"Eh, what's up dog?" is what Bugs Bunny might say to your canine family member, casually leaning against a tree while munching on a carrot. While dog diets aren't exactly like the slick-talking cartoon’s, many canines do enjoy a cooked or raw carrot every once in a while.
Can dogs eat carrots? The truth is, carrots are a human food that is quite nutritious and safe for dogs in moderation. Carrots are a nontoxic, low-calorie, low-fat treat that can be added to your dog's diet with ease. Among other veggies, carrots are often used as an ingredient in many dog foods.
Let's take a deeper look at the various health benefits carrots provide for your furry family member and how you can incorporate this orange vegetable into your dog's diet.
Nutritional Benefits of Carrots for Dogs
Are carrots good for dogs? Most definitely. In moderation, of course. This orange root vegetable is a healthy treat low in fat and is chock-full of essential nutrients like vitamin A, fiber, and potassium. Carrots also contain beneficial nutrients like vitamin C, vitamin K, vitamin B8, pantothenic acid, folate, iron, copper, and manganese.
If you have an overweight or diabetic dog, you'll be happy to know that carrots are incredibly low in calories. There are only about three calories per baby carrot. One of the major pluses when it comes to feeding your dog carrots is that they don't have nearly as many calories as traditional dog treats and biscuits do, making them a great snack you can give them without worrying about them becoming obese.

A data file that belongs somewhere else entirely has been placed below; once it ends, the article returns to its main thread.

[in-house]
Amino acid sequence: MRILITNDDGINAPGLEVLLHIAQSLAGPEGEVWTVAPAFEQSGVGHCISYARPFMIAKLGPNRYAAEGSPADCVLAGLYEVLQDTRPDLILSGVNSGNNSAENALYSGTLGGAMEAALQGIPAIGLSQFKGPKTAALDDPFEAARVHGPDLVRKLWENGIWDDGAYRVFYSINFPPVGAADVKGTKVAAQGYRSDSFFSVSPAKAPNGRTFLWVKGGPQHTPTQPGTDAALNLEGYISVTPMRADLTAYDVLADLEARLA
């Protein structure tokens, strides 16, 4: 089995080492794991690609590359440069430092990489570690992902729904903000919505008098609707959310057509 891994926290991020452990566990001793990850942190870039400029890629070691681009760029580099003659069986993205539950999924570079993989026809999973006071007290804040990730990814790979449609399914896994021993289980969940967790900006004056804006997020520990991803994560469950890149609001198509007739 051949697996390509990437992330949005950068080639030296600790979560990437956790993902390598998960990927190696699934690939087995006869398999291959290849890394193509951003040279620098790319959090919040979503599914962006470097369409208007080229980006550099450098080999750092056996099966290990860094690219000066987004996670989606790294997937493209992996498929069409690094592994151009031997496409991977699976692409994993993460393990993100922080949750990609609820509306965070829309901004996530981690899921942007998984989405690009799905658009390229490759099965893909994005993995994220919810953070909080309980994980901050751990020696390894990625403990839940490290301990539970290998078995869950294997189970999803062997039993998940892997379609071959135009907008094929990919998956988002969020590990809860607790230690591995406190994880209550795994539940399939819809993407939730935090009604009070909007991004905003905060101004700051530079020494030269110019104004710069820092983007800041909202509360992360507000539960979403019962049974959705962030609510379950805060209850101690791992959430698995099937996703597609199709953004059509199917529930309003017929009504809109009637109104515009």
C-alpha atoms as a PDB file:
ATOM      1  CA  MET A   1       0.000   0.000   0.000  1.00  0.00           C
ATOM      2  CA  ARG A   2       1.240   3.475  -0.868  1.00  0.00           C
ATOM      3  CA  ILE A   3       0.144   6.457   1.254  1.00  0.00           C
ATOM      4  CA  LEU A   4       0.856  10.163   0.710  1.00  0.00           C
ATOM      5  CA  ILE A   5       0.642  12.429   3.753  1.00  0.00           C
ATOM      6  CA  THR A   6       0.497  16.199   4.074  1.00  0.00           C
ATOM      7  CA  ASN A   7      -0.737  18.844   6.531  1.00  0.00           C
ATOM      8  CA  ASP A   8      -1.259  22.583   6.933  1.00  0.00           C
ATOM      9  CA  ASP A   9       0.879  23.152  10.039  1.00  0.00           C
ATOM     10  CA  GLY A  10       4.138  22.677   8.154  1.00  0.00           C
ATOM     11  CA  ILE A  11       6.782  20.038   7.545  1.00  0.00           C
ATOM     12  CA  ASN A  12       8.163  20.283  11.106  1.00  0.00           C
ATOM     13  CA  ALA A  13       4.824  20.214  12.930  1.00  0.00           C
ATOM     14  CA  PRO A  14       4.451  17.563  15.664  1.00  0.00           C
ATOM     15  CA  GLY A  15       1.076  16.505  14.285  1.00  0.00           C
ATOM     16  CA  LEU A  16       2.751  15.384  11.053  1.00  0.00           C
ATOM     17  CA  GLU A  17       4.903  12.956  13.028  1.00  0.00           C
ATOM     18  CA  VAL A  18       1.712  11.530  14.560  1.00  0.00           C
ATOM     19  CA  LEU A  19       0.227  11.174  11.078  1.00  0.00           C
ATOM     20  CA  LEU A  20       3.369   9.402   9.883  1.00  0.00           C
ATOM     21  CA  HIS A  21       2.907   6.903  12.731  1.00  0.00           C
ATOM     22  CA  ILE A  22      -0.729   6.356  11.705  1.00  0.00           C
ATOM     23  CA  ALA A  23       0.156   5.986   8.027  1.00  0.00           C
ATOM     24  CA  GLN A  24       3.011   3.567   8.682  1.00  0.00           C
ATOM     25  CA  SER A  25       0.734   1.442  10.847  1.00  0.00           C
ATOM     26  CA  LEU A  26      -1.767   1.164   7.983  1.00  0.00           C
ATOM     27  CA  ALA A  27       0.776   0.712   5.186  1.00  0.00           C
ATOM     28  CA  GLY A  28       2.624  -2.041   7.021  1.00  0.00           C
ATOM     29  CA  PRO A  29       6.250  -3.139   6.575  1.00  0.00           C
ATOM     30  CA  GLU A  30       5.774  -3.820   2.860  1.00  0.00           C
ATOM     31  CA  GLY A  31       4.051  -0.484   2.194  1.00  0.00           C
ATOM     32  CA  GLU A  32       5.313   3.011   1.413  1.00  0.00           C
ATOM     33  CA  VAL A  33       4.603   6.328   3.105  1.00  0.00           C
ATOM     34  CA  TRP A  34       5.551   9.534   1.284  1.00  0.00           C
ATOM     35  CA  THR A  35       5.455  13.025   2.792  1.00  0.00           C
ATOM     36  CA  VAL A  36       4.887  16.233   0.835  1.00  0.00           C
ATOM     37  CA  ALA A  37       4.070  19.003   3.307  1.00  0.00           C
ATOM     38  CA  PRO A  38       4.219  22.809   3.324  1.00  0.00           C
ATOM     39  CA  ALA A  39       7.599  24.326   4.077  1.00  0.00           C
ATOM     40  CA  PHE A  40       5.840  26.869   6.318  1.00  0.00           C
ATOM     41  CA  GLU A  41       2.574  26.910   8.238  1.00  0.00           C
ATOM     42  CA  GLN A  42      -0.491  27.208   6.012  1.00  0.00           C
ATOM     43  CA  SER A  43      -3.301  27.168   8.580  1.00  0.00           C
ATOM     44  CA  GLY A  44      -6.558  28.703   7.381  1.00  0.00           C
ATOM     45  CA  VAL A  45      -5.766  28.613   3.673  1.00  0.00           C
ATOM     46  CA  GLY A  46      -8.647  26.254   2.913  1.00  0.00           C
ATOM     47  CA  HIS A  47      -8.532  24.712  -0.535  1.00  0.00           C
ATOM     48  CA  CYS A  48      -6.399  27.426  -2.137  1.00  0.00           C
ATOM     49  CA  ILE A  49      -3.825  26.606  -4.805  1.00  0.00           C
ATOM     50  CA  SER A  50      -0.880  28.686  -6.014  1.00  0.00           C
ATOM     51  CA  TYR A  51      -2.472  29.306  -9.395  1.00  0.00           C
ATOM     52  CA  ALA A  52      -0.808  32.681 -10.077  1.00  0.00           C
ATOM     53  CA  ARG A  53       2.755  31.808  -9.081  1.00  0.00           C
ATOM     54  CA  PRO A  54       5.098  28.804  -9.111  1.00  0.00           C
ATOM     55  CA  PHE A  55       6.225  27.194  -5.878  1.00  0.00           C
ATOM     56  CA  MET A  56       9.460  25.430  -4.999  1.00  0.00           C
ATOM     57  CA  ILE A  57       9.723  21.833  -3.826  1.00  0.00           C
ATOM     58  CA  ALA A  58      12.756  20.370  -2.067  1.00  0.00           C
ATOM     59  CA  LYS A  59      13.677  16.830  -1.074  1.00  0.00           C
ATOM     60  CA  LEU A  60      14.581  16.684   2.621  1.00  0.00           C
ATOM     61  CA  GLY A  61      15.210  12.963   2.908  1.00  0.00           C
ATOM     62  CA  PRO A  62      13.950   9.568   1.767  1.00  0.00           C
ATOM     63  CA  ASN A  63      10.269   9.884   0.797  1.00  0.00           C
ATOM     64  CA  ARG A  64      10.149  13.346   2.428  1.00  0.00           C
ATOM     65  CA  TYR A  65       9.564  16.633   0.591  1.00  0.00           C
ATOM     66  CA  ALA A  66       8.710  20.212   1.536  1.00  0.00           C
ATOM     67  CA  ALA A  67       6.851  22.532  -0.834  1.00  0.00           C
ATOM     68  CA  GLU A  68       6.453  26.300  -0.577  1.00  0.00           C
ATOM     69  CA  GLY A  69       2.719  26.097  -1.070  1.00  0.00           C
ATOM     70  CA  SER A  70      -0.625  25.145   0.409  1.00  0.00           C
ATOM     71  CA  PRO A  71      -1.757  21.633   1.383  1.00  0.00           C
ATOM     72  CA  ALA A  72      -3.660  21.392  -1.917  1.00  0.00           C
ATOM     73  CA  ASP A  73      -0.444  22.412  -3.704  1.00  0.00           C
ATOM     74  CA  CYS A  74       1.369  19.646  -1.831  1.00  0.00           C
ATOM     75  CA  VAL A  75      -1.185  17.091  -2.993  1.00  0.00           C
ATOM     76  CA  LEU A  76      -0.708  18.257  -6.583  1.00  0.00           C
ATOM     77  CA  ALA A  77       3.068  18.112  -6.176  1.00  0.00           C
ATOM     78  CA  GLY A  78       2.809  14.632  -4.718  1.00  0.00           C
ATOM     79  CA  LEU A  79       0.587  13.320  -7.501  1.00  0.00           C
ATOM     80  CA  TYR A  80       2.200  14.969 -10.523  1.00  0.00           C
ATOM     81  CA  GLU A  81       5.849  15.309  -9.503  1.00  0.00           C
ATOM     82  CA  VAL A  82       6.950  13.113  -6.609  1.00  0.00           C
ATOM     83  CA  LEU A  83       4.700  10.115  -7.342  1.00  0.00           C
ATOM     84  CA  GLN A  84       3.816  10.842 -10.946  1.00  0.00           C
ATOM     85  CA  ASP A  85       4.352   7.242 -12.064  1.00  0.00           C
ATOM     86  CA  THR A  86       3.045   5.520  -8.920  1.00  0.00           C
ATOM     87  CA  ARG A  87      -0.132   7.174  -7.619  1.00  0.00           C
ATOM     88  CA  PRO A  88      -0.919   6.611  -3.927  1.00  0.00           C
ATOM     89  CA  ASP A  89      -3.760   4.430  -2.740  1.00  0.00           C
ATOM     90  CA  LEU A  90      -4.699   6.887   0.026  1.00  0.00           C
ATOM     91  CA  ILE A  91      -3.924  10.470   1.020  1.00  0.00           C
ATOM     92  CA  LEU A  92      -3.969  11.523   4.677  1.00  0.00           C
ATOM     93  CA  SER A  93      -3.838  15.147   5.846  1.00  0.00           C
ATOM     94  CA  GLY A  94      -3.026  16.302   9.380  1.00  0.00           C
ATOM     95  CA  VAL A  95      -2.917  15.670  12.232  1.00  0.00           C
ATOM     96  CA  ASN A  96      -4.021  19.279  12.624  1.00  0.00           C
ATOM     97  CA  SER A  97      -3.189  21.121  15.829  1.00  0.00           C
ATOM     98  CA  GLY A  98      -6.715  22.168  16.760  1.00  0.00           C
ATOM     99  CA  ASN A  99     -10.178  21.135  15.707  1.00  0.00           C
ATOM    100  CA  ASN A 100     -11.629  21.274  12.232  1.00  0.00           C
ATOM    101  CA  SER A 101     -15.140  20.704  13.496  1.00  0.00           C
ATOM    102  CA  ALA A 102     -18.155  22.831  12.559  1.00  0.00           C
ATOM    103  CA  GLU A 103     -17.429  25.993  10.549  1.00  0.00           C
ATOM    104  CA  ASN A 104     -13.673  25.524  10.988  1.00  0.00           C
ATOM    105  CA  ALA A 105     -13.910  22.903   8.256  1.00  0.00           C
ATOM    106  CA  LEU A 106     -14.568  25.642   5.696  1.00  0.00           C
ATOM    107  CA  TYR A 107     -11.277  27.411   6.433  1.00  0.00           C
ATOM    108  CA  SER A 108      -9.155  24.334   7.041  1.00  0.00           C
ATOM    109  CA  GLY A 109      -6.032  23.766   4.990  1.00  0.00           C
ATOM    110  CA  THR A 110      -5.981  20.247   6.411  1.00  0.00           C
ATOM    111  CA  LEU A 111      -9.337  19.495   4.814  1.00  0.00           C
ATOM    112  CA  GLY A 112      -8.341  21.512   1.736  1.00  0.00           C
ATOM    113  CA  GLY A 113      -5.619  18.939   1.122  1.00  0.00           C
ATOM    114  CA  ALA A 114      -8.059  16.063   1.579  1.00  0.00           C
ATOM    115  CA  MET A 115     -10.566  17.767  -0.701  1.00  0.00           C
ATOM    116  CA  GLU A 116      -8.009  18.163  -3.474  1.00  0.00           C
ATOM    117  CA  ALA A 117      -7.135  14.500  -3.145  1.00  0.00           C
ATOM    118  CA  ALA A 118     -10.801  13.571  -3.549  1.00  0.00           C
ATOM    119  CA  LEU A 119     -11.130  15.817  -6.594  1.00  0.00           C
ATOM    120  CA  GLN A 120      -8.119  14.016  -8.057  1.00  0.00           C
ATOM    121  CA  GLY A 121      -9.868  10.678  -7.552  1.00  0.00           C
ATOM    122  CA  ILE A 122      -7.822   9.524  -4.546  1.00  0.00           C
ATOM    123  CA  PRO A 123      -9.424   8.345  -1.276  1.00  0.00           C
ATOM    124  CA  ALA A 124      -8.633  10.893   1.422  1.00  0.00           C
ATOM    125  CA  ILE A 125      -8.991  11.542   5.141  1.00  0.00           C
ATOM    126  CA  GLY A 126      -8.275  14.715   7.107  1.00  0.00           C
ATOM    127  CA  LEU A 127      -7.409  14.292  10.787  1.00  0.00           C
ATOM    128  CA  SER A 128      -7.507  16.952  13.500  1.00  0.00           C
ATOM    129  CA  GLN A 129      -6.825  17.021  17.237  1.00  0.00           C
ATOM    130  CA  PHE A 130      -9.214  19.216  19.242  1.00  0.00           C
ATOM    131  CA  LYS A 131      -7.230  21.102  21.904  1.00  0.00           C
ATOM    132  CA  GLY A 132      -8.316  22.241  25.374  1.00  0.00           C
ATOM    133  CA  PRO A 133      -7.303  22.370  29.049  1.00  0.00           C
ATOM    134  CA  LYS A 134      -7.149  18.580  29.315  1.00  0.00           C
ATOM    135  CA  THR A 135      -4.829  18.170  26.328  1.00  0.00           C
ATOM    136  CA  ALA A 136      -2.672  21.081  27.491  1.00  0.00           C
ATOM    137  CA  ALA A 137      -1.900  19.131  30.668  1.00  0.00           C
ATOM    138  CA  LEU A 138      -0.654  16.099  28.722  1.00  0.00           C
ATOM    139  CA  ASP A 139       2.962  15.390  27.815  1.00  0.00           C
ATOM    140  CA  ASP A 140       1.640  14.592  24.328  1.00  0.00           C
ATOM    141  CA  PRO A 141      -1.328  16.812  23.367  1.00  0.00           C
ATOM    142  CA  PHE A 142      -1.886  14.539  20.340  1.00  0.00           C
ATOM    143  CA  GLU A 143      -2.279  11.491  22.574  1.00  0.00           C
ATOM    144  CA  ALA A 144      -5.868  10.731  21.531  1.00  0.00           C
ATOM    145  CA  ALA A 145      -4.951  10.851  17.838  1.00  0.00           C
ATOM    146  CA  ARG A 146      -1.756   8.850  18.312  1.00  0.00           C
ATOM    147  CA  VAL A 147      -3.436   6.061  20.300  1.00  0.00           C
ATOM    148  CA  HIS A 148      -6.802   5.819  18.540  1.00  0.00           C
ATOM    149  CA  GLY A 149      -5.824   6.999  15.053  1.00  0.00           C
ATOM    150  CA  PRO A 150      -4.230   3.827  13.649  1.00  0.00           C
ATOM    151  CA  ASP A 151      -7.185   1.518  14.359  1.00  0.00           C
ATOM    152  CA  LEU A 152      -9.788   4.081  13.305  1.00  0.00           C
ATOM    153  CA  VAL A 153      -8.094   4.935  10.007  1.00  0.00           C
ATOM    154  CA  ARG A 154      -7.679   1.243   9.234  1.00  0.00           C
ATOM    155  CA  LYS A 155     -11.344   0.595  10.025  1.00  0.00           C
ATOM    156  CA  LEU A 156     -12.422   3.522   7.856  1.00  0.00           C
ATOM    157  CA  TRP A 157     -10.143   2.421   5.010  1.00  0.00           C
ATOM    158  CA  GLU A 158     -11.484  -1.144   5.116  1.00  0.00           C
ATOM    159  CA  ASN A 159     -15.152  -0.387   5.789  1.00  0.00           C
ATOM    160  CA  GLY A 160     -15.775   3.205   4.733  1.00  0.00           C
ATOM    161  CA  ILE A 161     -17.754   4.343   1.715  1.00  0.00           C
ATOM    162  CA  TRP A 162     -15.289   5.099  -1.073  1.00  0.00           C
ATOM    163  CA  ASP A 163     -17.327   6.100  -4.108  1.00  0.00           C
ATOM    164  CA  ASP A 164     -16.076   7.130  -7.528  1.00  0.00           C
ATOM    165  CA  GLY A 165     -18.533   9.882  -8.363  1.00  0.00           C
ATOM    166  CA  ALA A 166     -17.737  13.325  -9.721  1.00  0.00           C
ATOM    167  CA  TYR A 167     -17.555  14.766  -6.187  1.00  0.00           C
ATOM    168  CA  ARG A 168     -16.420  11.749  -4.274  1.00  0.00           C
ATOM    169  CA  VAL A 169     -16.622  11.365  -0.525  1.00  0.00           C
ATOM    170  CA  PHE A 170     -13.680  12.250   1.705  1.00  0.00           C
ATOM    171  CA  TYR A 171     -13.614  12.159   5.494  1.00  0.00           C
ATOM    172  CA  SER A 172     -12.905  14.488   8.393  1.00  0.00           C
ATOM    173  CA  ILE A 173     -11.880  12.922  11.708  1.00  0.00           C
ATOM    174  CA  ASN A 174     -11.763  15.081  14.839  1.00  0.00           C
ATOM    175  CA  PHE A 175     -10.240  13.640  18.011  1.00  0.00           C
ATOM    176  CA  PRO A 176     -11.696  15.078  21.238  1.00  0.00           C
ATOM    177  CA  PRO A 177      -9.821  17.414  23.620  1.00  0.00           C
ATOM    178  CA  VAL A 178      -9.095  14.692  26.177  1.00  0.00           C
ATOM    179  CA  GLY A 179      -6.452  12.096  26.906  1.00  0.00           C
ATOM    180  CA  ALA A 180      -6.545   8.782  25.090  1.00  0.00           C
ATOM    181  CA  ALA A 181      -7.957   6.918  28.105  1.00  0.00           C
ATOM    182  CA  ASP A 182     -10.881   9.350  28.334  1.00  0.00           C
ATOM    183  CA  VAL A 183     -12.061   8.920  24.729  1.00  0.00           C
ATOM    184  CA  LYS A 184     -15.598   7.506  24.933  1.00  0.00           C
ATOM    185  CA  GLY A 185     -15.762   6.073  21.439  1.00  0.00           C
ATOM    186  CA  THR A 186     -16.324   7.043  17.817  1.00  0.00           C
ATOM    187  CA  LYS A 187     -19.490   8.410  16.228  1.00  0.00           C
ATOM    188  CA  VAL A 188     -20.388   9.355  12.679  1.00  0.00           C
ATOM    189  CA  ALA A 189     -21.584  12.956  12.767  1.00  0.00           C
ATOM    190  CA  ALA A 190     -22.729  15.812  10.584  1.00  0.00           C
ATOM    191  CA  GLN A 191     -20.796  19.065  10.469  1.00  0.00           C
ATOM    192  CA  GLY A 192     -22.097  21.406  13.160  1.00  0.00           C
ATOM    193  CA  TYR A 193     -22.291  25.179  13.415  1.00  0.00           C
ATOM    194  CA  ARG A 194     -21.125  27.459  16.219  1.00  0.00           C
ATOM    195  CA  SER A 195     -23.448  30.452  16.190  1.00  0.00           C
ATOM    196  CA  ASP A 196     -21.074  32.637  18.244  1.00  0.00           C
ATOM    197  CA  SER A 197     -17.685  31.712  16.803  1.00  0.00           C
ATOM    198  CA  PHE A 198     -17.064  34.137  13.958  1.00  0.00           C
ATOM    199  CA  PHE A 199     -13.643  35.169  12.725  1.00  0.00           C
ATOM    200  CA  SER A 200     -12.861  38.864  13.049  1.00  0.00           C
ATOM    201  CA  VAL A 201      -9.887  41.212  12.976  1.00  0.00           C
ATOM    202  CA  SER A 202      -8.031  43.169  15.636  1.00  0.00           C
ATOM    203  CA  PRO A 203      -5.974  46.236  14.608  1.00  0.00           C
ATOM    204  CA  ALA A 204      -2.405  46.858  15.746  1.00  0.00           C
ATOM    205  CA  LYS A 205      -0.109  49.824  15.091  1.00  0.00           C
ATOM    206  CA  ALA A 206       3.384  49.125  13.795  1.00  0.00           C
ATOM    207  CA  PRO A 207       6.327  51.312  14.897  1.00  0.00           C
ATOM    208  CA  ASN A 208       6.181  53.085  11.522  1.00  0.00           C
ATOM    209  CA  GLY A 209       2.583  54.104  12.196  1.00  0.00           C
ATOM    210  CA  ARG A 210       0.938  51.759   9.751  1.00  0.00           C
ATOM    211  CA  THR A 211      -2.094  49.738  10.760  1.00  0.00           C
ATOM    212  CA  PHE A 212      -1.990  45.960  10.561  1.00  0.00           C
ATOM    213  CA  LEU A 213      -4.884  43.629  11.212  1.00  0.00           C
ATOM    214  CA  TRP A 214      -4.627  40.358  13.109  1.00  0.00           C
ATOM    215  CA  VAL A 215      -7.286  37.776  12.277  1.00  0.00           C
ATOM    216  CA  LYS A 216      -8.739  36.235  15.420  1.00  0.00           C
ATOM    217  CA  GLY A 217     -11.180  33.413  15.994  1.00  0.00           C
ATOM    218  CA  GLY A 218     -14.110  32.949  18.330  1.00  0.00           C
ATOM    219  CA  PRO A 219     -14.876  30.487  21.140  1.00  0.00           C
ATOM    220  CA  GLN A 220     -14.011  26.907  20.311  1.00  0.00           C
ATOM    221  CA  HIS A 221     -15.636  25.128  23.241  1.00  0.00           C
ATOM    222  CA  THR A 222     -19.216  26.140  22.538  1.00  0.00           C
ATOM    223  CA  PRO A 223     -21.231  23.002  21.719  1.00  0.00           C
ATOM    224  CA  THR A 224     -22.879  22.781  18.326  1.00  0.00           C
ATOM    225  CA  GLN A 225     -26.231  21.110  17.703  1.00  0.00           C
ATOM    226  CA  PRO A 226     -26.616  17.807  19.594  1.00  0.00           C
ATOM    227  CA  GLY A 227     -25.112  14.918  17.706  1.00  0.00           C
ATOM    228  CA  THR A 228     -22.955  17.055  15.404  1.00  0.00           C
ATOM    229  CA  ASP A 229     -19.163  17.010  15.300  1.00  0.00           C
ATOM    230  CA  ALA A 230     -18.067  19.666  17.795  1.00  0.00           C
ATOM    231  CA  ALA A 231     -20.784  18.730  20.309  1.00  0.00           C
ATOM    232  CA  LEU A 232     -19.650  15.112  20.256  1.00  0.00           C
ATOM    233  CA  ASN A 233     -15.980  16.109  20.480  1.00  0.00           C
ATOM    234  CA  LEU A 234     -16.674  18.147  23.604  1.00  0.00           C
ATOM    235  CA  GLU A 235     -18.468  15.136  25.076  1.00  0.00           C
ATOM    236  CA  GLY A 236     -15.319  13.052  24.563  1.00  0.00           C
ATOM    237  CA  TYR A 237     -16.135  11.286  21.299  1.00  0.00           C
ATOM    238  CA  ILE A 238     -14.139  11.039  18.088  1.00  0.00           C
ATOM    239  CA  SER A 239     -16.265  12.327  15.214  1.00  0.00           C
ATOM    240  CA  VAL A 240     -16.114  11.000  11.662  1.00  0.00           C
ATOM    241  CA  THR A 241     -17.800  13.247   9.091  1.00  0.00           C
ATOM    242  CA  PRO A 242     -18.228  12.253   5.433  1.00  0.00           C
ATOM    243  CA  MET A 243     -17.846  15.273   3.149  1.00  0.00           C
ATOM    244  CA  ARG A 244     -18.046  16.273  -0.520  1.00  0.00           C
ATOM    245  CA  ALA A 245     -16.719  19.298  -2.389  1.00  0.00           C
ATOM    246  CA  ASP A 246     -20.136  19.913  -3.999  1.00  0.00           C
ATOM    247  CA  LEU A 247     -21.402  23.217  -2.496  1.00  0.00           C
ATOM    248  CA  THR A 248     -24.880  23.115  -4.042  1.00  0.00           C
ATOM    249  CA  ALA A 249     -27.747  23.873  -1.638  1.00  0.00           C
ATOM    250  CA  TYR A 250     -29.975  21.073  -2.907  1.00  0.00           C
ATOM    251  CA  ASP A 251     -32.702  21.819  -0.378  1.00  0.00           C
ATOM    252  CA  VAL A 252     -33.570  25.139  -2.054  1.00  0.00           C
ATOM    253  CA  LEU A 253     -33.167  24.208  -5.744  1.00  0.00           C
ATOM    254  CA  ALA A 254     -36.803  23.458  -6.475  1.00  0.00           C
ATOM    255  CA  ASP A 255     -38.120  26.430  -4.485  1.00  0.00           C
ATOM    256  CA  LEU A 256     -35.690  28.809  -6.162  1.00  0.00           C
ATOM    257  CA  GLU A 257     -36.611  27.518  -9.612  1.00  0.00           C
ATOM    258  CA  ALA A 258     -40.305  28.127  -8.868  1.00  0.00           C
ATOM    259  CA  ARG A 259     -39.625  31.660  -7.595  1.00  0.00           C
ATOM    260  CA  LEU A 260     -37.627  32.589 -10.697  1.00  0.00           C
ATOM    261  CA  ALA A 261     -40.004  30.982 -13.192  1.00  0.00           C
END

Carrots are also rich in beta-carotene, a pigment found in many fruits and vegetables that converts into vitamin A. Vitamin A supports your dog's vision. In addition to eyesight benefits for your pooch, vitamin A assists in supporting a healthy immune system and healthy skin and coat. In order to support a health immune system, beta-carotene works as an antioxidant that helps prevent disease and infection.
The fiber in carrots is great for your dog's digestive system if they are experiencing constipation, but don't be surprised if you see orange bits coming out of the other end as it is normal for them to pass on through the way they went in. Carrots help to firm up loose stools as well, so if your dog is experiencing diarrhea, try giving them a baby carrot or two. Remember to feed them carrot treats in moderation in order to not make their loose stools even worse. Too many carrots will cause gastric upset.
Carrots and Your Dog's Dental Health
Did you know that carrots are often recommended by veterinarians to help teething puppies? Just like a chew toy, cold or frozen carrots help puppies with their discomfort while they are teething. Using carrots for dogs in this early stage is certainly a great way to keep them from destroying your shoes, too.
Giving carrots and carrot sticks to your dog at any stage as a healthy snack is also great for their dental health in that they act as a dental chew. When they munch on raw carrots, the carrot will brush up against the dog's teeth and aid in scraping tartar and plaque buildup.
Do not rely on carrots alone to "brush" your dog's teeth, however. Like doggie dental chews and treats, this is meant for supplemental dental maintenance. It is recommended that you regularly use a doggie toothbrush and dog-specific toothpaste to clean your dog's teeth effectively.